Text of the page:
So, Roberts is the man you bring in when you need to lighten the tone. And in March 1994, the tone of the New Adventures definitely needed lightening. Since the War Ace arrived in Deceit, the seventh Doctor’s TARDIS crew has been at each others’ throats: mistrustful and angry. One of the undercurrents in the ‘alternate history’ cycle is the team falling apart, losing faith in each other and generally having a pretty miserable time. This was directly addressed and apparently resolved in the previous novel, Paul Cornell’s No Future – but given Doctor Who’s past form at actually paying off resolutions (cf. The Armageddon Factor; The Trial of a Time Lord), readers might have been forgiven for thinking ‘gritty’ and ‘grim’ were going to be the constant watchwords for the New Adventures.
Which means it’s a genuine pleasure when Tragedy Day turns out to be a sprawling, messy satire that pokes fun at practically every aspect of 1990s life (because its setting, the planet Olleril, is a cultural echo of Twentieth Century Earth). Roberts’ most popular novels, his fourth Doctor and second Romana Missing Adventures, explicitly align themselves to Douglas Adams’ Doctor Who, but Tragedy Day is unmistakeably cut from the same cloth, with the same mix of absurd bathos, ridiculous juxtapositions (Ernie the arachnid assassin, the Celebroids, and monsters called the Slaags) and deliberate damp squib revelations that only highlight the pathetic pretentions of galactic dictators.
Best of all, Tragedy Day was genuinely a new start for the New Adventures. With Rebecca Levene gradually taking over editorial duties from Peter Darvill-Evans, the books became generally less uptight. They could ‘keep the flame burning’ without having to aggressively shun the past. Later in 1994, readers got sequels to both The Monster of Peladon and State of Decay, and the return of the Master. Drama wasn’t generated by the antagonism between Ace, Bernice and the Doctor, but by external menaces. It’s not surprising that this is by and large the books’ most fondly remembered ‘era’ – the one Big Finish revisited in The Shadow of the Scourge, and DWM chose to celebrate (and poke fun at) in their New Adventures tenth anniversary comic strip The Last Word (written by Gareth Roberts).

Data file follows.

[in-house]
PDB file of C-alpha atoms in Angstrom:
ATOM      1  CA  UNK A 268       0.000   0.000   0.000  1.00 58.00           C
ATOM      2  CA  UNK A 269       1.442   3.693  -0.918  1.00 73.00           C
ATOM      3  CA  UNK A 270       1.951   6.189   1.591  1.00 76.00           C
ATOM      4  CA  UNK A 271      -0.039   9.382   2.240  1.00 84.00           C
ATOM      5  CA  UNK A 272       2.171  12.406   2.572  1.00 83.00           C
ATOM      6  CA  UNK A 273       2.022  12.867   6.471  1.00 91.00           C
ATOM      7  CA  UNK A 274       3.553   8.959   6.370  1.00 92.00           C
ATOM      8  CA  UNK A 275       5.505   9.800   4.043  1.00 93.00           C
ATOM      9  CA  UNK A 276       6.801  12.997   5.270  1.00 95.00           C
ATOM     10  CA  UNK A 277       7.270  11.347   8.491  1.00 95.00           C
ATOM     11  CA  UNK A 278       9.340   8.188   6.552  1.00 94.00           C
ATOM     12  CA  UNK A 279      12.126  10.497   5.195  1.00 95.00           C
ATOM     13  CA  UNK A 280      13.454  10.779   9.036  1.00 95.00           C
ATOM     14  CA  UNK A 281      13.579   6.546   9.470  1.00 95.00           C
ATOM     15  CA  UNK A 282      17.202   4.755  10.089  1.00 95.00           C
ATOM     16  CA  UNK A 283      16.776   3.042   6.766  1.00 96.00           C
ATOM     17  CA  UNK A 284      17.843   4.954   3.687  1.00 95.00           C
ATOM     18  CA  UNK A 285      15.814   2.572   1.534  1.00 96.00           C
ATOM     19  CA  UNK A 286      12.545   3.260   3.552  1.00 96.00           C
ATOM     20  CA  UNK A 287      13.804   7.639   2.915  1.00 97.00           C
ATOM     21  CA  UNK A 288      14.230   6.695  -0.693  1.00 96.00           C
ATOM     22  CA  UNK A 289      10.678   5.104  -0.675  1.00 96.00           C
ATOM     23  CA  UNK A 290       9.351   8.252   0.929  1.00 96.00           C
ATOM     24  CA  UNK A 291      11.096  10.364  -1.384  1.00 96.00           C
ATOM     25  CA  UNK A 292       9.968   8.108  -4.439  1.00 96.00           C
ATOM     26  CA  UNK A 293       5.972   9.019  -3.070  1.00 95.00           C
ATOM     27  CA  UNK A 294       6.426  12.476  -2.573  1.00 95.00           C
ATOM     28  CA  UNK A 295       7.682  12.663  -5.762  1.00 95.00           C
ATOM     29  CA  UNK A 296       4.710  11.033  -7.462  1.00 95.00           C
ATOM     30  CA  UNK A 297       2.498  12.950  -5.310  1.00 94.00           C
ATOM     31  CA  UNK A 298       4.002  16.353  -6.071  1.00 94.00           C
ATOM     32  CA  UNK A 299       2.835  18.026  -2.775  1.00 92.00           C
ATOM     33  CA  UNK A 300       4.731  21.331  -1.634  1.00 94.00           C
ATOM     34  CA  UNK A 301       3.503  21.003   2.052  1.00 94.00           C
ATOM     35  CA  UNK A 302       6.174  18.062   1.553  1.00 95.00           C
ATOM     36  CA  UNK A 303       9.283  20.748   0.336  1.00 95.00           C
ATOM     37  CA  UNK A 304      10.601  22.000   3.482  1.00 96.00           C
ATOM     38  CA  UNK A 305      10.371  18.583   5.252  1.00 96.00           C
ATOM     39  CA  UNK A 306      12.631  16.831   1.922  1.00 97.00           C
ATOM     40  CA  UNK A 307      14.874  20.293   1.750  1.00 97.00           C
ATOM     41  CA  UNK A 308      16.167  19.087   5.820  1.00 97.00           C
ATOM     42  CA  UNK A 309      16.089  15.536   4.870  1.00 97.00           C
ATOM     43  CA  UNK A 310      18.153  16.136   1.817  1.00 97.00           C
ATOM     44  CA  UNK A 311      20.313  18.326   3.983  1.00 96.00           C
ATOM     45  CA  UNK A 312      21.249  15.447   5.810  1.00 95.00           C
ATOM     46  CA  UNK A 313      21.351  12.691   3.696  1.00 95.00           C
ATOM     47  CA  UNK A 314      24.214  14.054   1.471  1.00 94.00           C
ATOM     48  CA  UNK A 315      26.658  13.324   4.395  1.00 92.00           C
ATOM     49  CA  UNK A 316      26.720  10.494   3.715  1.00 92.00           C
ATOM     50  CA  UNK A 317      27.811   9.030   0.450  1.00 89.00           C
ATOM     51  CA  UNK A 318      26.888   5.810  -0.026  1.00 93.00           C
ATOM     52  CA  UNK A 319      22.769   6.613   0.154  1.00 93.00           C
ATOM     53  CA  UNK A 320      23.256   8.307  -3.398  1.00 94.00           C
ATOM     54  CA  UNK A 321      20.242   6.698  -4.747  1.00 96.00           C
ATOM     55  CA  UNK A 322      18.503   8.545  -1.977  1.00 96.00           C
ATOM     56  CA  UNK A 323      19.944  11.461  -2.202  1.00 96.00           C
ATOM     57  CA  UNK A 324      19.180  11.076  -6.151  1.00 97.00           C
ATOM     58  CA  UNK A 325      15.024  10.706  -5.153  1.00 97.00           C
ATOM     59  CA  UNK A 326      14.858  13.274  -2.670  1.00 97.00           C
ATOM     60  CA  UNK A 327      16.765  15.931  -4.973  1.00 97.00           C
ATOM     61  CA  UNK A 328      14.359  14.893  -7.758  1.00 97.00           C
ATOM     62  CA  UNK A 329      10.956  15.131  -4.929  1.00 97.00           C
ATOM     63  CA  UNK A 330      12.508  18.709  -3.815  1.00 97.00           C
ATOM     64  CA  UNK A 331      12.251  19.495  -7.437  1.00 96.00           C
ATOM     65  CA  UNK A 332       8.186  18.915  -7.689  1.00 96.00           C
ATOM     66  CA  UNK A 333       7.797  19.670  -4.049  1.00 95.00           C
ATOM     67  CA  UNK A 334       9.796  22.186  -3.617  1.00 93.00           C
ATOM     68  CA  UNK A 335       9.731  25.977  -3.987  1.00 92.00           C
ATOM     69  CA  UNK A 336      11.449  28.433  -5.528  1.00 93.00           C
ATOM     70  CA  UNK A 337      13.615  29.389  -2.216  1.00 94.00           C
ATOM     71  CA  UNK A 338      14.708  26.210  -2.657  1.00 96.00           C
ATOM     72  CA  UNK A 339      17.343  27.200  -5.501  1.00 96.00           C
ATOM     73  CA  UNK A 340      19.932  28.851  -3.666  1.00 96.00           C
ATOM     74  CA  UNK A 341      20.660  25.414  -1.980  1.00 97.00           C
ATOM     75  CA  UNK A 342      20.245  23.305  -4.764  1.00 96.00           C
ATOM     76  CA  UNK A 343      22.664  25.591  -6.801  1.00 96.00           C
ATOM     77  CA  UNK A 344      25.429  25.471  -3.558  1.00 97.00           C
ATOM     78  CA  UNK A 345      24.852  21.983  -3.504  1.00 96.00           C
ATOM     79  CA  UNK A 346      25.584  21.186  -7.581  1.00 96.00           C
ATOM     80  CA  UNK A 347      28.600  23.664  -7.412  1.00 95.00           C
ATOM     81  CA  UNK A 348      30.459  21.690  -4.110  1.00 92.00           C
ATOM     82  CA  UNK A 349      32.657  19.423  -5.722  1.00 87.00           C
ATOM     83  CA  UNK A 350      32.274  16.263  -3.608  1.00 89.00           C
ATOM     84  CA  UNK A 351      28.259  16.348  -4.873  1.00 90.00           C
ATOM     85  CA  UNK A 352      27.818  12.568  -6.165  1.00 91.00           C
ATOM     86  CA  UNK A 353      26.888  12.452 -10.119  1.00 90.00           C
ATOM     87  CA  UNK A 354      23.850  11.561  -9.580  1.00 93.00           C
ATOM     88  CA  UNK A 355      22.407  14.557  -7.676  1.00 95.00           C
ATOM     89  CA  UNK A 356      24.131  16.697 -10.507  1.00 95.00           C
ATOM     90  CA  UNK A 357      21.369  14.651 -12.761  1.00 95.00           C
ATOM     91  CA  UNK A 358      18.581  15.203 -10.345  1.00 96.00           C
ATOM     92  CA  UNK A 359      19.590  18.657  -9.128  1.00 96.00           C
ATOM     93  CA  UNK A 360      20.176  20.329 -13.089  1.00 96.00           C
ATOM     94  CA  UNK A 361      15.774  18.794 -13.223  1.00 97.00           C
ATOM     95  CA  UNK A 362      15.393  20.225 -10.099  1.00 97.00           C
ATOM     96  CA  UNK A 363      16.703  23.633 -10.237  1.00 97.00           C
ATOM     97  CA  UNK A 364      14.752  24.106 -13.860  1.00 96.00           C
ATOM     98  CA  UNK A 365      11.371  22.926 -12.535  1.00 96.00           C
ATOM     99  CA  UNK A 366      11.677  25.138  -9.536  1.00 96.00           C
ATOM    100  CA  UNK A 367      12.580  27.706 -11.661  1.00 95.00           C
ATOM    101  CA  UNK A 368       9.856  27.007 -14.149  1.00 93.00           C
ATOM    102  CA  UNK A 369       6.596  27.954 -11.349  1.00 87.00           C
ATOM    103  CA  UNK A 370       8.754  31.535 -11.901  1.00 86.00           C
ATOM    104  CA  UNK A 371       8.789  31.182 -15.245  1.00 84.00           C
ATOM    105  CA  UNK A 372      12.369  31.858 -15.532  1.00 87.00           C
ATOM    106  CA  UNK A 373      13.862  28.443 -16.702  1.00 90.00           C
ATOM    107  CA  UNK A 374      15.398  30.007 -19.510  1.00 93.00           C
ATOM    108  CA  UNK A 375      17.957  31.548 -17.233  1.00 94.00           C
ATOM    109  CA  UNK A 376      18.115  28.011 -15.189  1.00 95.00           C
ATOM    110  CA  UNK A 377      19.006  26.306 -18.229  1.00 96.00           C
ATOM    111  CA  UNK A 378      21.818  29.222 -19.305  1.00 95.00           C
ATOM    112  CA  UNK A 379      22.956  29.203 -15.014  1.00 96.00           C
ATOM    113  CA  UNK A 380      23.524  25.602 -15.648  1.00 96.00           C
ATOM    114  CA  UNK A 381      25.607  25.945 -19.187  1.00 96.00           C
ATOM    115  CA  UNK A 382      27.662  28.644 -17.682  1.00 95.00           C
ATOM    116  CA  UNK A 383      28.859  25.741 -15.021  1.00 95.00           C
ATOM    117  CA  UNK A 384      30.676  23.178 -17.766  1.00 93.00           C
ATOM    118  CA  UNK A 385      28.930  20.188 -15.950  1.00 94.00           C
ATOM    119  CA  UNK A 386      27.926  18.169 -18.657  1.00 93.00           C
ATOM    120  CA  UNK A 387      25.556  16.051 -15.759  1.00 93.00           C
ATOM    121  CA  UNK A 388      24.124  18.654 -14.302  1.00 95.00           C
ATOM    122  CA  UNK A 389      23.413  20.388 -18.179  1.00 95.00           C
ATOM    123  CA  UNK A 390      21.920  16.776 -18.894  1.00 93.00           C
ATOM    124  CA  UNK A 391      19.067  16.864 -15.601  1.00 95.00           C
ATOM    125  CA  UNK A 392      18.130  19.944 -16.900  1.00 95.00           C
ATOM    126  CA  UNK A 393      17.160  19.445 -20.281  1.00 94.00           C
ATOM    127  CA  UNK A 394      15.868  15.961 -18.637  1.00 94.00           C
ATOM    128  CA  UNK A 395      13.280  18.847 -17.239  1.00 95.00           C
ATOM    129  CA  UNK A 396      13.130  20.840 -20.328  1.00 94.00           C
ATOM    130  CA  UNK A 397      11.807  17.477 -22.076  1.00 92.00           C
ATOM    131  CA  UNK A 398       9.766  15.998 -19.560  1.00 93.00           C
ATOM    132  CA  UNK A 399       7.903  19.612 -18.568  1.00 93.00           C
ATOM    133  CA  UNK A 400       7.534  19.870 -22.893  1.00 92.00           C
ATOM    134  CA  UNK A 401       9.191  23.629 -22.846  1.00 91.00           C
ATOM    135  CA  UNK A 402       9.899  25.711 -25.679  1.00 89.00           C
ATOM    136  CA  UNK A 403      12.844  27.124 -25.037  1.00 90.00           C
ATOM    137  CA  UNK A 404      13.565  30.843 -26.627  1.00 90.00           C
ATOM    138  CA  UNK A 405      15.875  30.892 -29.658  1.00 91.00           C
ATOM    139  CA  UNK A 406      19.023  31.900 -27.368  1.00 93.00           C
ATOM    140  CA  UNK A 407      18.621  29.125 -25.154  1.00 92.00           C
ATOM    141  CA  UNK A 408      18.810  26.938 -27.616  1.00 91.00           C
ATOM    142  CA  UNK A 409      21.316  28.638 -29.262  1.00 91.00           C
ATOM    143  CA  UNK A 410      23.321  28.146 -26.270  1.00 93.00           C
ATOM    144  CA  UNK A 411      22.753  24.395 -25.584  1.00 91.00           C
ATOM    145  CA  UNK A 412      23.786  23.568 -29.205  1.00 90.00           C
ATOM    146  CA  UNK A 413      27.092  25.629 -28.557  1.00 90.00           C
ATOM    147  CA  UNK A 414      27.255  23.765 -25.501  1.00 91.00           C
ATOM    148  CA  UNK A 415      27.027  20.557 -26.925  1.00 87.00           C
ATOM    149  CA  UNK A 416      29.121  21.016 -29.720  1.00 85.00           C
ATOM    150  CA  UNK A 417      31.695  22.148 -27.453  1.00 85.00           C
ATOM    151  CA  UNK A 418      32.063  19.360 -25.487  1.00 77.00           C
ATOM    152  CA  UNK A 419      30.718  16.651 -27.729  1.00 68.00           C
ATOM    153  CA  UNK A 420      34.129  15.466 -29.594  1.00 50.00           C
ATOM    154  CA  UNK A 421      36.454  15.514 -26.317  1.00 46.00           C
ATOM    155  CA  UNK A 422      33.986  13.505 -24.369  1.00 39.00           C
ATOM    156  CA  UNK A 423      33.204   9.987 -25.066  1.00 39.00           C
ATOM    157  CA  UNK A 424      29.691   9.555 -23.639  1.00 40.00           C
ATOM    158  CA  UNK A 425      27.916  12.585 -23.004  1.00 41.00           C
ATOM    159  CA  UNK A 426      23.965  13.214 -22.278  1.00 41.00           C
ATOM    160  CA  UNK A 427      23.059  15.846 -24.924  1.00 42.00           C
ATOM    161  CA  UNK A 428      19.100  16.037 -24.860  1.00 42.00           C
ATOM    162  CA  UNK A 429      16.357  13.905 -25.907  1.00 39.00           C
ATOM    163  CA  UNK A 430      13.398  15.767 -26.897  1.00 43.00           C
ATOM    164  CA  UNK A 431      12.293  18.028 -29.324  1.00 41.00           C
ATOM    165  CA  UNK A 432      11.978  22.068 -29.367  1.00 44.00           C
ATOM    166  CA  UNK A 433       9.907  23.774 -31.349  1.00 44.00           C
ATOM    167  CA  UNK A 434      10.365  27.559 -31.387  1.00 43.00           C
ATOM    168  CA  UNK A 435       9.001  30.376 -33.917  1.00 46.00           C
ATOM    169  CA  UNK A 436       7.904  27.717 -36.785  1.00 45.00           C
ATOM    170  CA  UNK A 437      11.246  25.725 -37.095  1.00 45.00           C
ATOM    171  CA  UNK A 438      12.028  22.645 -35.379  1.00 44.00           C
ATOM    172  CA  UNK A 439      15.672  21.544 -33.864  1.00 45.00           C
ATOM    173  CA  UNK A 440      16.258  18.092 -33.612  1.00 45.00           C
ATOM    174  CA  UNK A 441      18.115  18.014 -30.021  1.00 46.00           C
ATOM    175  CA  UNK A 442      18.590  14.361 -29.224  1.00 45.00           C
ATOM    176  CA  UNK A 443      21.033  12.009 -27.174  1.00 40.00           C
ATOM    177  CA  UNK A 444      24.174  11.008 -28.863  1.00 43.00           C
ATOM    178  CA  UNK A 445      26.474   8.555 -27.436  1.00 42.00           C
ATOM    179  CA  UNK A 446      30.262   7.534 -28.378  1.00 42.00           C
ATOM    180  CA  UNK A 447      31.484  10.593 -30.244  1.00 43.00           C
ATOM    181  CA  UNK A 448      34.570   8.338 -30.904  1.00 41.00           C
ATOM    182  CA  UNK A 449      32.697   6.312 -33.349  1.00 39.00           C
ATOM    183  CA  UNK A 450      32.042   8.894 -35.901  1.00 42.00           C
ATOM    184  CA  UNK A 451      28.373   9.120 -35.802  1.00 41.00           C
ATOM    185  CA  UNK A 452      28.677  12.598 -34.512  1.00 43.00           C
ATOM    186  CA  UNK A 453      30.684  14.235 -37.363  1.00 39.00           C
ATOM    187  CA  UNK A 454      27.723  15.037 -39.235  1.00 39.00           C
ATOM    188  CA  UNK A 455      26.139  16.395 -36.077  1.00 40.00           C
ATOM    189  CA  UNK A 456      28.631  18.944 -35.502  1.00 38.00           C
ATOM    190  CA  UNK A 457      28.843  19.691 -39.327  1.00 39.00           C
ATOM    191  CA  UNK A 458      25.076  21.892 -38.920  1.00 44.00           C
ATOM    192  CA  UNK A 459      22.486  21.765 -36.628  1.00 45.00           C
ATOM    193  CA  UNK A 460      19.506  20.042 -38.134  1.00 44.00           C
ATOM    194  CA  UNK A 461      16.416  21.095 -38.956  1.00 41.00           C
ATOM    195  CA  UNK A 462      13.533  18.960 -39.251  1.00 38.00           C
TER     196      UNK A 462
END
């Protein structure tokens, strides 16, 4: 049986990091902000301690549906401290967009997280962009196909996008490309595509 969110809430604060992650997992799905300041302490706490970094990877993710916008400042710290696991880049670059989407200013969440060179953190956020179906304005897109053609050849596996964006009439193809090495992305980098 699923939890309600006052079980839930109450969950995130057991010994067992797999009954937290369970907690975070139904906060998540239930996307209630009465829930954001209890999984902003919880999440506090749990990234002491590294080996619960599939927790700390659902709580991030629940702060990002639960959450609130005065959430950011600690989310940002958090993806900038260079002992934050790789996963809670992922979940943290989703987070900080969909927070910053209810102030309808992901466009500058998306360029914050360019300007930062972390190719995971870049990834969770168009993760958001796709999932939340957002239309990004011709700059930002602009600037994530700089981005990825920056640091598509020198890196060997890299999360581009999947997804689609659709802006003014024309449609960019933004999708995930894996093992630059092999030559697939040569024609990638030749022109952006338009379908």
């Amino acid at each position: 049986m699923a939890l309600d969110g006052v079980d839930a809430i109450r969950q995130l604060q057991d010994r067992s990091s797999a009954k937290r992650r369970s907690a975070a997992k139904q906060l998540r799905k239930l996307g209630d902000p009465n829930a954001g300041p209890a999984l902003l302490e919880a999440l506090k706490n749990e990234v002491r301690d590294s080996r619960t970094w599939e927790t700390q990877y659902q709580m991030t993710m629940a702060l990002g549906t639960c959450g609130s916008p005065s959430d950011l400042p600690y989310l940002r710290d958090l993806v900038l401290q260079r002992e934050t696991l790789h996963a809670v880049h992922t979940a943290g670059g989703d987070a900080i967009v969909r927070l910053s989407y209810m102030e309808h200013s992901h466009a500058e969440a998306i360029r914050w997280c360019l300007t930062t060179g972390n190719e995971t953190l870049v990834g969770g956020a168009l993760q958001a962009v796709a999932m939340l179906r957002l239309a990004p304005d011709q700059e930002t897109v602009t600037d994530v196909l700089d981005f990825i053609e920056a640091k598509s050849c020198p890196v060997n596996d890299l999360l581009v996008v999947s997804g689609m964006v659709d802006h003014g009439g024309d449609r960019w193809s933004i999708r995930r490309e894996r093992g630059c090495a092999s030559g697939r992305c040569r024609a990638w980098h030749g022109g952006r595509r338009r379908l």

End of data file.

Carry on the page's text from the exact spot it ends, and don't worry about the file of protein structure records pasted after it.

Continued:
The New Adventures’ ability to gracefully and convincingly reinvent themselves in 1994 – before Darvill-Evans’ approach had run out of steam – shows they were genuinely worthy successors to the TV series. When BBC Books tried to pull off the same trick in 1999, in response to competition from Big Finish, the Eighth Doctor Adventures floundered and never regained their momentum. Conversely, the New Adventures went from strength to strength, producing, in 1995, one of the all-time classic Doctor Who stories.
Next Time: ‘No, it’s not just a story, no. Every word of it’s true. I found my great grandmother’s diary in the loft, and she was a nurse in 1913, and she fell in love with this man called John Smith. Except he was a visitor from another world. She fell in love with a man from the stars. And she wrote it all down.’ – Human Nature